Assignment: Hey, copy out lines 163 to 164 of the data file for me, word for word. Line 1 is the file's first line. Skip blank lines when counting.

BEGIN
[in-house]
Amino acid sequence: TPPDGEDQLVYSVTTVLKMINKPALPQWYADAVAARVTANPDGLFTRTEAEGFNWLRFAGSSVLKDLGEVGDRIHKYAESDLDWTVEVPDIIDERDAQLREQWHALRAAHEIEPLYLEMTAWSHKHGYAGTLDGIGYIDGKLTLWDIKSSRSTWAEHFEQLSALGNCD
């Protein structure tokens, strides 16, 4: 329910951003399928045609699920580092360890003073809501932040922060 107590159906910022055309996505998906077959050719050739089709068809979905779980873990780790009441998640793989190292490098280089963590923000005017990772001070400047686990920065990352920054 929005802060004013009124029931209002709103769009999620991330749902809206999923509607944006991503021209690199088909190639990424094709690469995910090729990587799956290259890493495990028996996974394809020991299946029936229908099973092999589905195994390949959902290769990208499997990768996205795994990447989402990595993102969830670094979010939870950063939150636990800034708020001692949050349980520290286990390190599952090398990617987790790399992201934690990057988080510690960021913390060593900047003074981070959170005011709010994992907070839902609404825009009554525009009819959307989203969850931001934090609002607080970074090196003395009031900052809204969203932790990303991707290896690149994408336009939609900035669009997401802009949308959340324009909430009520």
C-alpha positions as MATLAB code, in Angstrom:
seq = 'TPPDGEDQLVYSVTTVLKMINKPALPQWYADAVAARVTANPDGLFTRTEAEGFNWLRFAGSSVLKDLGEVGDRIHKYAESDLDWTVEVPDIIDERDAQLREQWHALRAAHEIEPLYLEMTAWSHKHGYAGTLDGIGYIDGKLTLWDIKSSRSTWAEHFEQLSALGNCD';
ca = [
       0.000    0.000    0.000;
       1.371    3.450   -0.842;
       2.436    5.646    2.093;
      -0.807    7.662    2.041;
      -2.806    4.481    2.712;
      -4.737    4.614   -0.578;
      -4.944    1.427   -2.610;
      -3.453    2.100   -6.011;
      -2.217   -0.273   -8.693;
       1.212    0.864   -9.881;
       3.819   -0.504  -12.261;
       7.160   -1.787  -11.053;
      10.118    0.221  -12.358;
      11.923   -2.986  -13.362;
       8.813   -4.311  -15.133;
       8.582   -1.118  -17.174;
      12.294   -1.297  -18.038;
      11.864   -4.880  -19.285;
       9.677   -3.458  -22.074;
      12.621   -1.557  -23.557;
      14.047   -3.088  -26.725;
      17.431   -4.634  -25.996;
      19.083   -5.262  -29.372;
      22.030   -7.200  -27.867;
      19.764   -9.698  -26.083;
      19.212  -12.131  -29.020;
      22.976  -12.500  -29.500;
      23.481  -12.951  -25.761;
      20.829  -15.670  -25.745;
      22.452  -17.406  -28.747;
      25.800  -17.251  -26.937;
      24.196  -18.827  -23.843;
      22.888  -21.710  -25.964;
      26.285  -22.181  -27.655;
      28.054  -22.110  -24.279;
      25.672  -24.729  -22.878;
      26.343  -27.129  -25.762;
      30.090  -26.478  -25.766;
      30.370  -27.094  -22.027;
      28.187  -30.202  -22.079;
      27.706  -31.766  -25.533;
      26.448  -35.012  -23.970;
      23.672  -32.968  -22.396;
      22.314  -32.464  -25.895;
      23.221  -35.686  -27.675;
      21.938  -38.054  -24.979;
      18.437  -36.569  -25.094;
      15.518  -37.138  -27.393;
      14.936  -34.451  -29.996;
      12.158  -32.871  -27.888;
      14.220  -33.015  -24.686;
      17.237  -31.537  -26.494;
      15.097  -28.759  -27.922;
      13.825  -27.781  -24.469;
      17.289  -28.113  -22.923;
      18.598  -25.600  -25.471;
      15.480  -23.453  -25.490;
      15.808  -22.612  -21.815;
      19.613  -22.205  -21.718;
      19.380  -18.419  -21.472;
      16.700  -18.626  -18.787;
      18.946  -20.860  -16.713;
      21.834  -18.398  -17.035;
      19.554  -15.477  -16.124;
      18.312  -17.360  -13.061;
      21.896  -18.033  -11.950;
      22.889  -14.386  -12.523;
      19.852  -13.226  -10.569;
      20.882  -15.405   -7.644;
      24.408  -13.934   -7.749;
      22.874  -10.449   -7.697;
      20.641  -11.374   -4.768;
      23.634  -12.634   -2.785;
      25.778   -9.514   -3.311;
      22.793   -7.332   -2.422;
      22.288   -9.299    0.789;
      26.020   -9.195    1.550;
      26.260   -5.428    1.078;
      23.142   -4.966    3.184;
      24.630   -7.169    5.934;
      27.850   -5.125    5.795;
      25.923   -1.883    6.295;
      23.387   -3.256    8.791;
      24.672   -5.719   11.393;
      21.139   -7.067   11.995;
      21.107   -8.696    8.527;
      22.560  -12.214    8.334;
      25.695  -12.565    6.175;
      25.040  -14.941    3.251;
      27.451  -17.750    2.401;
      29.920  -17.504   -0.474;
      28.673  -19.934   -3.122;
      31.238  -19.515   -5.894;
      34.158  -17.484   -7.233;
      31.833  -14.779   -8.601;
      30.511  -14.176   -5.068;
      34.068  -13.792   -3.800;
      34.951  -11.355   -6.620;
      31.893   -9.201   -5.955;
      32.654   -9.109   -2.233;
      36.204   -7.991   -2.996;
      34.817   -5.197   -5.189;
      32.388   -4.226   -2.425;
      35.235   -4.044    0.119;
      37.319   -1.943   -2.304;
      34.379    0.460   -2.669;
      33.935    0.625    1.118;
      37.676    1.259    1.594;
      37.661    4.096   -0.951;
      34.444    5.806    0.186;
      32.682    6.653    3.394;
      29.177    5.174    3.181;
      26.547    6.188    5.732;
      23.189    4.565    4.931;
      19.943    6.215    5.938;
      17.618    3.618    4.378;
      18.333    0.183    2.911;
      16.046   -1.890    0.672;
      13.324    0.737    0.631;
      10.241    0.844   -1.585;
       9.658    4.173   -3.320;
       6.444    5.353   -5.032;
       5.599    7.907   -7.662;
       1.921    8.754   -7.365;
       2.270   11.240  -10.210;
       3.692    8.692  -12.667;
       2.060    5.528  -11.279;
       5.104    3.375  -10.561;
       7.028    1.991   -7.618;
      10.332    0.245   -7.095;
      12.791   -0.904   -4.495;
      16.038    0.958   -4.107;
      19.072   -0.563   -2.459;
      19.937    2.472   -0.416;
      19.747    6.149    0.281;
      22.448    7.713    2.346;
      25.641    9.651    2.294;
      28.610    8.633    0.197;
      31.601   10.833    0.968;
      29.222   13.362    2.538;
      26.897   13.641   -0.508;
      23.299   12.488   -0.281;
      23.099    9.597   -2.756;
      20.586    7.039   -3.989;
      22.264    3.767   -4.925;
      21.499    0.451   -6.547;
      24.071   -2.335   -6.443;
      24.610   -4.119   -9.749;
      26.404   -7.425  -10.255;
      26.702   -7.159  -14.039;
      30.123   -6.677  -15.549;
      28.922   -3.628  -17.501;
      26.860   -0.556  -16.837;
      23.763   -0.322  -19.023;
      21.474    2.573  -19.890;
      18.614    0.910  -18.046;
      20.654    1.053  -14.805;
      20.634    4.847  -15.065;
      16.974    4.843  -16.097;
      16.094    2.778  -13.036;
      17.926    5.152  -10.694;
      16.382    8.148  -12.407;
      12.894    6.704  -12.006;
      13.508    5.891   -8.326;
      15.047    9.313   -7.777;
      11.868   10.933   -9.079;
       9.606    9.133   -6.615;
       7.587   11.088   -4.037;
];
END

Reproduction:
      20.654    1.053  -14.805;
      20.634    4.847  -15.065;